Nigerian commercial banks are vying for up to N2.7 trillion in unofficial deposits by taking advantage of the six-week window that residents have to replace their outdated money. They are also competing for perhaps the biggest price, the N400 trillion per annum NIBSS interbank payment business.
The latest policy by the central bank is likely to have a significant impact on Nigeria’s socioeconomic environment as the apex bank continues to pursue its financial inclusion strategy. The policy of restricting cash withdrawals is expected to force depositors to quickly transition to alternative payment methods for everyday purchases, such as internet banking, USSD, ATMs, POS, and QR payments.
In order to turn in unbanked funds, some of Nigeria’s major banks are aggressively pursuing customer deposits using several channels including online and in-person. Reliable sources in some of Nigeria’s largest banks suggest the central bank’s decision to replace 200, 500, and 1,000 naira notes starting on December 15, has renewed the sense of urgency to scoop some of the deposits. However, some also tread with caution as they are expected to report suspicious transactions related to the money laundering of unbanked notes.
Traditional banks are taking advantage of the policy by doubling down on some of the innovative initiatives around electronic payments introduced to compete with some of the challenger banks. The policy would benefit banks by helping lower cash collection cost, often associated with managing physical cash as well as help the banks achieve their electronic payment strategies which they have spent billions building over the years.
As of June, First Bank of Nigeria Limited reported that its agent banking network, Firstmonie Agents, had handled more than one billion transactions totaling more than N22 trillion. The bank also indicates that its Firstmonie agent network is active in 772 of Nigeria’s 774 local government areas. With more than 100,000 agents, the bank’s agent banking network is the largest bank-led network in Nigeria and sub-Saharan Africa (including more than 22,000 female agents, enabling the bank to drive gender-inclusive growth within rural communities). The central bank’s cash withdrawal policy will further strengthen its market share.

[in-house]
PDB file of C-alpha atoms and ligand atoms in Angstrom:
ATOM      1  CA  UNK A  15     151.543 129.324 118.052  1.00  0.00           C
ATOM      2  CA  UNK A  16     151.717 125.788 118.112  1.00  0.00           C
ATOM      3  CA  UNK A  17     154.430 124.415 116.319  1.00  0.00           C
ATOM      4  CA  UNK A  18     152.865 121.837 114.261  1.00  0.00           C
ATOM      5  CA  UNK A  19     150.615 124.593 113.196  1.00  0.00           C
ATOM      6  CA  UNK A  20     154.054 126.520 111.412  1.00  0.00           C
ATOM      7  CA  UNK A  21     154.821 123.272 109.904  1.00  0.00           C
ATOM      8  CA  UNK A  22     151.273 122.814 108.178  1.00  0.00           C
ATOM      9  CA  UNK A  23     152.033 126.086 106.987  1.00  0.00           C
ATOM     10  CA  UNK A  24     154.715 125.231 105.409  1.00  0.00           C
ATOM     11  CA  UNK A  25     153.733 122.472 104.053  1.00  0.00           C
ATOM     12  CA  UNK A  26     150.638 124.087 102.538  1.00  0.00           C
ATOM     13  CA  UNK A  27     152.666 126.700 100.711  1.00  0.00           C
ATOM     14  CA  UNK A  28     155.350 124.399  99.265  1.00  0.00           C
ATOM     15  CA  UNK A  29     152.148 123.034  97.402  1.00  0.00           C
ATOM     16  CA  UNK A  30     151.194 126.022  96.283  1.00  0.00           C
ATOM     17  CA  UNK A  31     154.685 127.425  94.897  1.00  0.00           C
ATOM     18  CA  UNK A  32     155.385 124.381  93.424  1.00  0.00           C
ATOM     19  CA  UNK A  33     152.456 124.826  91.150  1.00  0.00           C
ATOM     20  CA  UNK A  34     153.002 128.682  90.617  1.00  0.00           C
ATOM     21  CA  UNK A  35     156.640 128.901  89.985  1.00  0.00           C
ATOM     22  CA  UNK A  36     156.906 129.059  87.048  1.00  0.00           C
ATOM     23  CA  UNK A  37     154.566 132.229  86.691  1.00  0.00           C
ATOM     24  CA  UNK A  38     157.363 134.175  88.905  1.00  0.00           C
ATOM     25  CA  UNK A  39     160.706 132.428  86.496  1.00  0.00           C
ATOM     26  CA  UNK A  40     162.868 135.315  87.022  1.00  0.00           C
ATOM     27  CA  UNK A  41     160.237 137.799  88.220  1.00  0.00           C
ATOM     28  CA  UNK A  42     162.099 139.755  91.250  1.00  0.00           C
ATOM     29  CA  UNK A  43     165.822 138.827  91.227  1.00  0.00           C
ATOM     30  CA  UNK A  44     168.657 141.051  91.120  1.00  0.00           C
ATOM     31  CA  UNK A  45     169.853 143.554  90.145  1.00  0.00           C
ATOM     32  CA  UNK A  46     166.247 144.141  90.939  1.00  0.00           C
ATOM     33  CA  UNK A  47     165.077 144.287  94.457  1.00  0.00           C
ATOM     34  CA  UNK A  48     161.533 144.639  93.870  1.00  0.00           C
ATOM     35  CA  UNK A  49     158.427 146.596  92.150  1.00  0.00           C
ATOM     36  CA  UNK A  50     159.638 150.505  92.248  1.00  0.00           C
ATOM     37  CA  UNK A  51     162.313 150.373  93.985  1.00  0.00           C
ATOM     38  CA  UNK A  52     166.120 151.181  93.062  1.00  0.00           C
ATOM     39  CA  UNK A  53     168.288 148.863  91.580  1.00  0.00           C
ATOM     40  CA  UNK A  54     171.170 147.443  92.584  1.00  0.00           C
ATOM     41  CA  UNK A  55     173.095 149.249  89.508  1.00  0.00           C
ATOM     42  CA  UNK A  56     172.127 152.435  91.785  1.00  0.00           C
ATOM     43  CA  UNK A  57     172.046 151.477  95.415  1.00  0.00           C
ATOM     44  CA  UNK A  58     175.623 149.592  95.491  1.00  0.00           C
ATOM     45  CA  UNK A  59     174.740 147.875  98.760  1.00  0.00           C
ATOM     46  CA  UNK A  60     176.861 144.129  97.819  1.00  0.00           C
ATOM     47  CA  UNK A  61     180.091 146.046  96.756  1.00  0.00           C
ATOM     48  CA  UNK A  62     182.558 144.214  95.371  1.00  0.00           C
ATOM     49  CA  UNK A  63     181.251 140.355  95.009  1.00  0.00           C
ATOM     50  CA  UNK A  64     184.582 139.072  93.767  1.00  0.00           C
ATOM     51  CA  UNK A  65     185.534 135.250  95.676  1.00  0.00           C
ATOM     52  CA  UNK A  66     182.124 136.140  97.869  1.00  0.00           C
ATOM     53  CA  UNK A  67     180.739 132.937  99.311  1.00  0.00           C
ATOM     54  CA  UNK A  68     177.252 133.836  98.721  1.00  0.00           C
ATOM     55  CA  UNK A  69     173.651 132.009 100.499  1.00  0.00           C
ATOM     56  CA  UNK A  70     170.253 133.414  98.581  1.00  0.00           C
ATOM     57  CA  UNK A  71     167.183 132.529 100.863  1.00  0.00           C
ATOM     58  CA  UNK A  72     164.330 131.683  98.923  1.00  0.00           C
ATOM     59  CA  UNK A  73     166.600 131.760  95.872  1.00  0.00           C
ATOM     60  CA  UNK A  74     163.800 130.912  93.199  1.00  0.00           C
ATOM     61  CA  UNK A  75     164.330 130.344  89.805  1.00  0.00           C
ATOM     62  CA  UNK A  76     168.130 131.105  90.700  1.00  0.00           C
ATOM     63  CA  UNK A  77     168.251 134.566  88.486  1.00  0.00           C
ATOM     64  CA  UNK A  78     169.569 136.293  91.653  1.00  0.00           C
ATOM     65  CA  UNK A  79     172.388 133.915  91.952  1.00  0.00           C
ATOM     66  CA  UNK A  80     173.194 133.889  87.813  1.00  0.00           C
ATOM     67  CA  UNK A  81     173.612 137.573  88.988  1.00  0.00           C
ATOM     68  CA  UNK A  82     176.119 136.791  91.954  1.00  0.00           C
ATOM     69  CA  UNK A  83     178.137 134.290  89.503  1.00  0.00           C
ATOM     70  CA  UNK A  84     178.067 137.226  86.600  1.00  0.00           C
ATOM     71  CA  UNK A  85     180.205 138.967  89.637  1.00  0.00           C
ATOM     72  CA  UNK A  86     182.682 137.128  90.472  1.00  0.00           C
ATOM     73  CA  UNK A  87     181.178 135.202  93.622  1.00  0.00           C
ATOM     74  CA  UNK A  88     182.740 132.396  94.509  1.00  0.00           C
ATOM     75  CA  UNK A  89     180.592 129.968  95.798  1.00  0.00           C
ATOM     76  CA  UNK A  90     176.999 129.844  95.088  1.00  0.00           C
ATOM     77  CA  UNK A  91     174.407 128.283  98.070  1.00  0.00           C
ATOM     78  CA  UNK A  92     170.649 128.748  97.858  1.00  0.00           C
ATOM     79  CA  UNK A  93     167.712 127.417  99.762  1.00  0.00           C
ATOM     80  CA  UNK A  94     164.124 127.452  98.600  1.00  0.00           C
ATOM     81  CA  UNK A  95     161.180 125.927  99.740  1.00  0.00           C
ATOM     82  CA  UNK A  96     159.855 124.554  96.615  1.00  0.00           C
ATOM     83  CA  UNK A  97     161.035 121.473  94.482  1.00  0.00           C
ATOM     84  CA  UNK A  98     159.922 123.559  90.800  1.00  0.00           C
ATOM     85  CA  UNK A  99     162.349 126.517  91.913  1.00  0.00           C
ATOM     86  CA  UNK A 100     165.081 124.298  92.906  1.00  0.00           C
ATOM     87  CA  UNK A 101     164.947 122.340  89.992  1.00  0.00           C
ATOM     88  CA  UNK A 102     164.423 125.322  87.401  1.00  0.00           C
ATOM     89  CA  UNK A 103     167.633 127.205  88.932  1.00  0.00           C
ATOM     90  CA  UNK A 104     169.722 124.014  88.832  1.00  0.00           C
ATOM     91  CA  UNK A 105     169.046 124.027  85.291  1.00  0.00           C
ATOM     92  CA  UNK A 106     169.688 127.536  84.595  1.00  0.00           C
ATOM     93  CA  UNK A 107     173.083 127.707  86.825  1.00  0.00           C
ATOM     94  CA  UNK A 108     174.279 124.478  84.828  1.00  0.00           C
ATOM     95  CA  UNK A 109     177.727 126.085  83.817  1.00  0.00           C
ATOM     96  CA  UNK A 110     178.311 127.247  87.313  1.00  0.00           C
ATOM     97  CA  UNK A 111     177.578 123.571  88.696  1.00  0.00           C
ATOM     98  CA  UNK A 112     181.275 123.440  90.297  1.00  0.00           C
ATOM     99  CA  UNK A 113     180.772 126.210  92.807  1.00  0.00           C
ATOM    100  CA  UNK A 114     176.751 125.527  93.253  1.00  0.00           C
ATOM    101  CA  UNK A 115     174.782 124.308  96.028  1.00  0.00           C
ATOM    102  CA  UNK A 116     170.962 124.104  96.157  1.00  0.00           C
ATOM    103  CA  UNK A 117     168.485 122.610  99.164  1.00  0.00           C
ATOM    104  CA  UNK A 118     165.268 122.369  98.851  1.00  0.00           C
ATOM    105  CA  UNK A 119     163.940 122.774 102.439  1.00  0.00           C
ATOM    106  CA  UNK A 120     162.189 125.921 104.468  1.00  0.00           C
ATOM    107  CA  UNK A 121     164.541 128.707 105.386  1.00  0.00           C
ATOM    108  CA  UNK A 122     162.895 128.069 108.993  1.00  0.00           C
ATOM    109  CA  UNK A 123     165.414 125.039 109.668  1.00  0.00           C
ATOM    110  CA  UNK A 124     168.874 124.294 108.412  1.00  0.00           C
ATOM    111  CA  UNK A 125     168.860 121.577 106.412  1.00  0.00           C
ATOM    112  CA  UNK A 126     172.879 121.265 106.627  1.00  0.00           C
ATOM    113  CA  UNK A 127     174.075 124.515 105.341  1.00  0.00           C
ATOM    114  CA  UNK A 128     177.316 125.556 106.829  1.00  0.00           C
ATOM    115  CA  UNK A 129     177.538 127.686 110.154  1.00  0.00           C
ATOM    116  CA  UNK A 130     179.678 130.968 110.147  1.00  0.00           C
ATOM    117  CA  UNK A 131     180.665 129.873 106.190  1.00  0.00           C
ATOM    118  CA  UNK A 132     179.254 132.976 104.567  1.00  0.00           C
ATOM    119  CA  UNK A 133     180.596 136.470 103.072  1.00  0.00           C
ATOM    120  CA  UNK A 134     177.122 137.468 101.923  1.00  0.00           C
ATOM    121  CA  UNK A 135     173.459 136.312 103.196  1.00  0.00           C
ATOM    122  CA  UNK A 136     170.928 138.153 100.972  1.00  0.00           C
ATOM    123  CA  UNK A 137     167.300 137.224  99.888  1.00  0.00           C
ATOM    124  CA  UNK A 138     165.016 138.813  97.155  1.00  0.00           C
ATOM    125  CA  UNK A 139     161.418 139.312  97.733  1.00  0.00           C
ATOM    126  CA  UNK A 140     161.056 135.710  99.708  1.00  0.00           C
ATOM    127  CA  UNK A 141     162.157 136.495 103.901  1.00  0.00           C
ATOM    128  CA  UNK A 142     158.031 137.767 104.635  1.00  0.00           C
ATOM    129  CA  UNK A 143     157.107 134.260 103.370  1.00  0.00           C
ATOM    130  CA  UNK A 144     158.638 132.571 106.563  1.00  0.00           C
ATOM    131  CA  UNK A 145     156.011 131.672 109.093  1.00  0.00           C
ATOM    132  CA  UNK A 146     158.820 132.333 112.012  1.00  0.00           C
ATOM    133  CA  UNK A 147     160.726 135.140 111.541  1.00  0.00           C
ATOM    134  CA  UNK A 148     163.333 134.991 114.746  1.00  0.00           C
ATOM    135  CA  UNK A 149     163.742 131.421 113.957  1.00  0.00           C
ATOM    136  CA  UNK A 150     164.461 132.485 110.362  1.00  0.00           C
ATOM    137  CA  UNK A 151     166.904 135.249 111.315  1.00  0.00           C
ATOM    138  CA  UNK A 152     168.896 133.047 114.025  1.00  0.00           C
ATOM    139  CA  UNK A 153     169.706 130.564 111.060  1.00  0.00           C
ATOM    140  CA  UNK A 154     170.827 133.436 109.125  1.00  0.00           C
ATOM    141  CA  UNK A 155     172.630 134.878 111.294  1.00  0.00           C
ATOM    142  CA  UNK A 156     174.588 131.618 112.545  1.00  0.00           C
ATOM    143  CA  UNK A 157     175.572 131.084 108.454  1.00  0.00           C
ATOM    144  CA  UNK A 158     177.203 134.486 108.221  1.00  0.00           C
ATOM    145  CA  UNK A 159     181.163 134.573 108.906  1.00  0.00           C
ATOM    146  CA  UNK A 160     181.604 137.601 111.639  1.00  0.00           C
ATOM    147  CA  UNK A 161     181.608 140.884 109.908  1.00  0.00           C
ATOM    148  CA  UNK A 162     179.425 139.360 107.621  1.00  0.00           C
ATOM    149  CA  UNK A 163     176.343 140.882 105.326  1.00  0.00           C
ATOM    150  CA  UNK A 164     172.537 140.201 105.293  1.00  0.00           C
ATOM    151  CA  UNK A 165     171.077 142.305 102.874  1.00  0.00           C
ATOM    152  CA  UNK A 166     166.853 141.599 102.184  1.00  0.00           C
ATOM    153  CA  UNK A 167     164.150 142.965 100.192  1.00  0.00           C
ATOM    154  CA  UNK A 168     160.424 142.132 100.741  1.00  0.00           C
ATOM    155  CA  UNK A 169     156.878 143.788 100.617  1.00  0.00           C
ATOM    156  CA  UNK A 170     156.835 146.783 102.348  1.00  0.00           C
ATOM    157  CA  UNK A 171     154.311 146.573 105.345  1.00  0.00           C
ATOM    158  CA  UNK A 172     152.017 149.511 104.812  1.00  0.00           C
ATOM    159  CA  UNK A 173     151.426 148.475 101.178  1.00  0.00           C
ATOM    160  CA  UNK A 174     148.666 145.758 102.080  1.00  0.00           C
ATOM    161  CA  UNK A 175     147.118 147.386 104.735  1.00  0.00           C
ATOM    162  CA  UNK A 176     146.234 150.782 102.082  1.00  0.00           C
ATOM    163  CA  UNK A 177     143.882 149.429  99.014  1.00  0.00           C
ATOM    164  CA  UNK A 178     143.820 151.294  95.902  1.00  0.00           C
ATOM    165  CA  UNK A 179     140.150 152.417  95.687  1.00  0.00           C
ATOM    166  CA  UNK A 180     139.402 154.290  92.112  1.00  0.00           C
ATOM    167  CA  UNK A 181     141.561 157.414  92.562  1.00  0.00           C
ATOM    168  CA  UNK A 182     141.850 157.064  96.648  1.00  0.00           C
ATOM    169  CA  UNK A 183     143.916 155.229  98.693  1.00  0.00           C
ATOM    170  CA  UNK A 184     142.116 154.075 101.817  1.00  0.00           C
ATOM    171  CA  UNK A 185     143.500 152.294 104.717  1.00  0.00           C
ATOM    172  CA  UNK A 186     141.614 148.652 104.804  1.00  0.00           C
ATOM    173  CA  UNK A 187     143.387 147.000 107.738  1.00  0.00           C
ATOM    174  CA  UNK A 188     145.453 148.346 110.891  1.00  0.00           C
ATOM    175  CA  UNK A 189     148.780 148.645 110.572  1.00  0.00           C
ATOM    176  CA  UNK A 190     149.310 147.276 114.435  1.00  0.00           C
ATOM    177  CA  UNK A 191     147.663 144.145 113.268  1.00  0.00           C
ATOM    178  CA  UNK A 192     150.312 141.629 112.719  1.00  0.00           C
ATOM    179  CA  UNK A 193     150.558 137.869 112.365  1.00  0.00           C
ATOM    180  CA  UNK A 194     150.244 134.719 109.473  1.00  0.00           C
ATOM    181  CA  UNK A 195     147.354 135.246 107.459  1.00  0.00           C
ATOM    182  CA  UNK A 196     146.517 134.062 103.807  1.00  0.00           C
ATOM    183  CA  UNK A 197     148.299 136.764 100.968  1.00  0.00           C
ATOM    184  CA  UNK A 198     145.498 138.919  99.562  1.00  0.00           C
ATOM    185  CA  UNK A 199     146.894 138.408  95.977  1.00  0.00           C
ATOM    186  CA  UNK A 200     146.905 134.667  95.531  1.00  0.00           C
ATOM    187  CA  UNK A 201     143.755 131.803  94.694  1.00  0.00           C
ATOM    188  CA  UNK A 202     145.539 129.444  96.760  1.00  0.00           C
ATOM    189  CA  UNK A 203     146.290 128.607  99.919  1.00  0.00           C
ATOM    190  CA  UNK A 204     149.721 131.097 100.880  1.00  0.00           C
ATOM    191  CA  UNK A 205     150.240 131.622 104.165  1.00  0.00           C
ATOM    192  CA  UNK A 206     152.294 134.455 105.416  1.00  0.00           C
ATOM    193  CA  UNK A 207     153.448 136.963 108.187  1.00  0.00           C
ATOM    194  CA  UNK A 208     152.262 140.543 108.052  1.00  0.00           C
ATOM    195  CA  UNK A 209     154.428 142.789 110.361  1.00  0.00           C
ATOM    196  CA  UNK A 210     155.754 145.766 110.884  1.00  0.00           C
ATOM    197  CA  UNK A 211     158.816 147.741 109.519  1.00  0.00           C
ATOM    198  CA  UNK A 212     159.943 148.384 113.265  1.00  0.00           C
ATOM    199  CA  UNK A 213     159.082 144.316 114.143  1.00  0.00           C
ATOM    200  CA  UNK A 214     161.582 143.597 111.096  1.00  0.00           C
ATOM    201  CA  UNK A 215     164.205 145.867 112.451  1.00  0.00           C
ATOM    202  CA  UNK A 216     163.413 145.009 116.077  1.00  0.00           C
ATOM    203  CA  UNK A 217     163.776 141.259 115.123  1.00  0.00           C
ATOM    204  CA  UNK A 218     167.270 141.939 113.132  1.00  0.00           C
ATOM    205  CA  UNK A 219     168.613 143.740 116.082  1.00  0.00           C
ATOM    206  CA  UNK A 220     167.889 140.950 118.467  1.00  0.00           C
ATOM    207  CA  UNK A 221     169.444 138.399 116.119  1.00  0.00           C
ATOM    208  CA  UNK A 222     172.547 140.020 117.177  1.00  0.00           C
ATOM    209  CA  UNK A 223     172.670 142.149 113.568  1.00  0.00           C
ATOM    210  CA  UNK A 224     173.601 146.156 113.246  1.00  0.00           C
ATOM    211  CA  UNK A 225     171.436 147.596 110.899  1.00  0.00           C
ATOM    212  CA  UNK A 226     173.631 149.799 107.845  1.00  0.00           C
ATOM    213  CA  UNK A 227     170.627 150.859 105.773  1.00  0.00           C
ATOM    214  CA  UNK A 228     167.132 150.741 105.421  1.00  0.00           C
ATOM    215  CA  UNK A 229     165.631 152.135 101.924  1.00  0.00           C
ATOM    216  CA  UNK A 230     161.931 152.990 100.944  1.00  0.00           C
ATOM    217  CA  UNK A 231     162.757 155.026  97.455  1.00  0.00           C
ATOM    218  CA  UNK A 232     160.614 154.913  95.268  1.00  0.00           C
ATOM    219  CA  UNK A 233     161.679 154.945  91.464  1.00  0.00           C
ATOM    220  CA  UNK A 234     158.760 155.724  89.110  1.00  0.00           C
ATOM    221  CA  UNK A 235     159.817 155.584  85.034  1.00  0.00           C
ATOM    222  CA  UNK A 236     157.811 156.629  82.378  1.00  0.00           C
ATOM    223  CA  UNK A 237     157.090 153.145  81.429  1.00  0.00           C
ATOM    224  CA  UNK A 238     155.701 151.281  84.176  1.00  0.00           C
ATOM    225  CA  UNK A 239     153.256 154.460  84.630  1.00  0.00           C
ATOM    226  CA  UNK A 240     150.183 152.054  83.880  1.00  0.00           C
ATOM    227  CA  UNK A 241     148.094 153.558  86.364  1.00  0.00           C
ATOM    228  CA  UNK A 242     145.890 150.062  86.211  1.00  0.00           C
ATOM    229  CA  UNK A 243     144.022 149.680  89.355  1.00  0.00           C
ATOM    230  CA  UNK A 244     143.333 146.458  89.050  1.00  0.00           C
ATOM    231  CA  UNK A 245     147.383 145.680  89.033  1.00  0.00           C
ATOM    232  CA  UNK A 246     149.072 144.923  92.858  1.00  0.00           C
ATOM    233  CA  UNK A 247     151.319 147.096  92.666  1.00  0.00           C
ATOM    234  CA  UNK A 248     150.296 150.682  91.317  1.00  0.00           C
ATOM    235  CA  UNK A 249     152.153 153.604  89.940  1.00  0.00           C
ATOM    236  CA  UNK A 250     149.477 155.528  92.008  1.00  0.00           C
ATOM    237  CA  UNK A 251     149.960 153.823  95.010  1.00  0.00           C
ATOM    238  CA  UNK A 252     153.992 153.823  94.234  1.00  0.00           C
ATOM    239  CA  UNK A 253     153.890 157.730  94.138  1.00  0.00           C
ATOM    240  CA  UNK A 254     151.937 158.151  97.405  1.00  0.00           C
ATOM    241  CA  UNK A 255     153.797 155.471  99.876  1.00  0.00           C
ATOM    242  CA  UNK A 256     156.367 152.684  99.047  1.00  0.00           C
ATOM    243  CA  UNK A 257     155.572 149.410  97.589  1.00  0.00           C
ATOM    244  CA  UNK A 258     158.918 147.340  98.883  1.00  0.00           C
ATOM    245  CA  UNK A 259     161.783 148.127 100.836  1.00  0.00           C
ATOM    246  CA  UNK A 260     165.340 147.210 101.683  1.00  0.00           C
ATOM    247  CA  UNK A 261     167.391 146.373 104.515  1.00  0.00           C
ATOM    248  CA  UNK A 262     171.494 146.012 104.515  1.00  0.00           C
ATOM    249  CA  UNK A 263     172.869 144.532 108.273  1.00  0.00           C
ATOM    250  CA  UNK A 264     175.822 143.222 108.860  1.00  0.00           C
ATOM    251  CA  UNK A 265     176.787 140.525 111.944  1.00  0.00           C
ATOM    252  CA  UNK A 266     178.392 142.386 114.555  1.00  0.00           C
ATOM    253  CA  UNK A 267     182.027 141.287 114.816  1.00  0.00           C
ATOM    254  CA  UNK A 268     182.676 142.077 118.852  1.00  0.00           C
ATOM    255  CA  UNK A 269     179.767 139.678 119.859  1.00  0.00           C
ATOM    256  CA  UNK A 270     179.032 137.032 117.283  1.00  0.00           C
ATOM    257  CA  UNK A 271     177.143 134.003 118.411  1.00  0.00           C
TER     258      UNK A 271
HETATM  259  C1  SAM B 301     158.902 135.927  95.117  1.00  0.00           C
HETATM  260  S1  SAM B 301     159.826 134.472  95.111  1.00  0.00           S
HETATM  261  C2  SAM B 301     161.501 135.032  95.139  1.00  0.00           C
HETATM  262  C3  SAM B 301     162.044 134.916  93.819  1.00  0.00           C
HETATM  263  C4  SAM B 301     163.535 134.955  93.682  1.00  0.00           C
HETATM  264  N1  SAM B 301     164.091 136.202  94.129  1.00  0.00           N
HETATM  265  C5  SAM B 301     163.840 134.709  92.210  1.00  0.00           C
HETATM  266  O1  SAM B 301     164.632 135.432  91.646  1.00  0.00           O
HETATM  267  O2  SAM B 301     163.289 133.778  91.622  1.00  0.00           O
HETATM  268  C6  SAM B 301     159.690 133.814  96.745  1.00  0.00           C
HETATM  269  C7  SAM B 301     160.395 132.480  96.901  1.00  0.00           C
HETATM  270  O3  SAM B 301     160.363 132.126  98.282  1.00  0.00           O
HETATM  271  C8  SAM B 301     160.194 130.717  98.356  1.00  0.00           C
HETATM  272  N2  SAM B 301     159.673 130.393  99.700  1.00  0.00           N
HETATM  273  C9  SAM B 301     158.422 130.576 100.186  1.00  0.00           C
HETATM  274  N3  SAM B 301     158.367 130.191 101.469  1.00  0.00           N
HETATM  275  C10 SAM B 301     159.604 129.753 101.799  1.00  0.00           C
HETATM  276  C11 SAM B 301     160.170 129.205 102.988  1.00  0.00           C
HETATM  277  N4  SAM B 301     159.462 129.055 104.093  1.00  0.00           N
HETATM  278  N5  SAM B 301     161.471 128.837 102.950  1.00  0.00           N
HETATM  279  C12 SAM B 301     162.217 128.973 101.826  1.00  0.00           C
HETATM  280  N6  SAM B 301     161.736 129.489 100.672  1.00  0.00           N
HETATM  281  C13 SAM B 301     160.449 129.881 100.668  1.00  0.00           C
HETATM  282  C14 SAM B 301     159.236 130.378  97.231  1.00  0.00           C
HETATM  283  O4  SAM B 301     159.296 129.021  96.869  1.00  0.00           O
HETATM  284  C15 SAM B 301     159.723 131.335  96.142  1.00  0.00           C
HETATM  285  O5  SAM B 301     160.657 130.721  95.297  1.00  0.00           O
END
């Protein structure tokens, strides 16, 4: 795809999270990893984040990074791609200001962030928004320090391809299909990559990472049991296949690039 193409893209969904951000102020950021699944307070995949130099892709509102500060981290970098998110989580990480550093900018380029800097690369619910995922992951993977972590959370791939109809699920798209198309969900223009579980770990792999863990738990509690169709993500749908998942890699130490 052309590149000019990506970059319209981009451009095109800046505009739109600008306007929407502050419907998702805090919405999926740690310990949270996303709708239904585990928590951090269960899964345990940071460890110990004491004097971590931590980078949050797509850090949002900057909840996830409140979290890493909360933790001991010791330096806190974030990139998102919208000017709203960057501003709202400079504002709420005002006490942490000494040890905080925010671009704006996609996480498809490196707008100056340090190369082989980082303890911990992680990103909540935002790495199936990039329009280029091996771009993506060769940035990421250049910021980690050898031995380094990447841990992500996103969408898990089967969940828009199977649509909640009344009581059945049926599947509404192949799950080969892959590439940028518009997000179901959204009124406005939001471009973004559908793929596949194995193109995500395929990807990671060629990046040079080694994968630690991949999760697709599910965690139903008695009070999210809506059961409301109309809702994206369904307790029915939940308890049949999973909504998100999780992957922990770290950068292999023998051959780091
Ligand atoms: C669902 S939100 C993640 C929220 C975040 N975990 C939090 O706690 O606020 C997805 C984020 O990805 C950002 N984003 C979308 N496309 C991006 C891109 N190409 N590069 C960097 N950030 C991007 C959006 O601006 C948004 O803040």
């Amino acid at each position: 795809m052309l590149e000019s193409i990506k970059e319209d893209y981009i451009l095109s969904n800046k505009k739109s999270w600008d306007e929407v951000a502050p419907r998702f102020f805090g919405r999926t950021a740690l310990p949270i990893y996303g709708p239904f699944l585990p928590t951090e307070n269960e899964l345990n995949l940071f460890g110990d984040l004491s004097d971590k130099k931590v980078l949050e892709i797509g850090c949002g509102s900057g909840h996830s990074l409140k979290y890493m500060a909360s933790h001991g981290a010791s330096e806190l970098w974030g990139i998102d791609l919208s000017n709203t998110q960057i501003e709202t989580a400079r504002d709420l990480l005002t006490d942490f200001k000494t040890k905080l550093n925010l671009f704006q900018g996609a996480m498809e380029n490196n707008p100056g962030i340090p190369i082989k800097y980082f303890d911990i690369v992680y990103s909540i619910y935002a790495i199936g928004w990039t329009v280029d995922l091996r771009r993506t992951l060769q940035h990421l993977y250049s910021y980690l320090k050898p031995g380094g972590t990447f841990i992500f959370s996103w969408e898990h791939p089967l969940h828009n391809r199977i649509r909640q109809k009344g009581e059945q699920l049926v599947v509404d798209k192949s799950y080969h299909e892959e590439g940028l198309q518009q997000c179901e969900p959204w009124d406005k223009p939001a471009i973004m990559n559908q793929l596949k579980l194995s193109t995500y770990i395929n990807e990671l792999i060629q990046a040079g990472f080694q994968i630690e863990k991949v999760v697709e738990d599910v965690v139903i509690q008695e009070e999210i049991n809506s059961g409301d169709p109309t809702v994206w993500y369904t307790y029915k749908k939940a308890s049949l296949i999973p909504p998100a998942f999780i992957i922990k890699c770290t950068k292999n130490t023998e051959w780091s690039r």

While the central bank’s initiative will likely boost bank deposits, already at over N47 trillion for 8 of the largest banks in the country, the real competition will likely be in the area of payments. This is where FinTechs have a huge advantage even though they do not hold deposits.
Data from the Nigerian Inter-Bank Settlement Systems (NIBSS) has shown that the NIBSS Instant Payment platform (NIP)handled transactions worth N38.9 trillion in November. This compares to the N25.9 trillion reported same period a year ago. The total value of NIP transactions this year alone is N345 trillion. It is likely to hit N400 trillion by year-end. The value is in the fees earned from facilitating these payments.
In a market where businesses like Quickteller, Paystack, Flutterwave, Opay, and Paga have already had success, traditional banks seem primed to compete for better riding on brand visibility, their economies of scale, and experience in mobilizing deposits to wrestle the future of electronic money with FinTechs.
GTCO’s HabariPay hit the ground running with the launch of Squad last year and has made an impression already. Squad is a digital payments platform to provide customers with the tools to do business digitally. HabariPay’s Squad is now competing with the likes of Interswitch, Paystack, and Flutterwave in the same arena.
Mid-size banks like Wema Bank, Stanbic IBTC, Sterling Bank and Fidelity are also not letting up. The oldest indigenous bank in Nigeria, Wema, offers ALAT, a 2017 product that is only available online. The app is one of the first fully electronic banks in Nigeria and has the first-mover advantage for electronic payment. It recently launched a QR code feature that allows its merchants to receive payments.
Some Nigerian banks with vast offshore presence are also primed to take advantage of the situation. Access Bank and UBA, two of the largest Nigerian banks with offshore presence have several electronic money transfer products that help their customers move funds across Africa with ease. By offering customers a service that allows them to transfer and receive payments across their branch network in Africa, merchants have the incentive to leverage on these platforms to facilitate trade.
Despite the brave efforts put forward by Nigerian banks, they are still behind when it comes to the adoption rate in the instant payment space. While data is not available for who owns a market share, the Fintechs appear to be more popular per Nairametrics research. Their solutions are also better developed and compatible for ease of transaction flow.
The telcos are also another set of competition commercial banks need to deal with. Perhaps the most to gain from the central bank’s latest policy, telcos have the technology and customer base to mop up liquidity via wallet offerings. However, its PSB licenses require that it works with commercial banks to maintain deposits. MTN with its MoMo, can collect deposits and offer savings accounts to its consumers. Individuals and small enterprises are among their clients. It can also facilitate cross-border transfers through all of Nigeria’s available methods.
Competition is likely to intensify in the coming months if not years as more Nigerians migrate to electronic banking and adopt e-payment. Currently, the market is targeted at merchant payments, e-commerce, and peer 2 peer transactions, but we see these transcending other areas in the economy. Insurance premiums, retail investing, collective investment schemes, tax collection, etc. will all migrate to electronic payments. The FinTechs or banks that build the best solutions to capture these markets will likely come out tops.Follow us on social media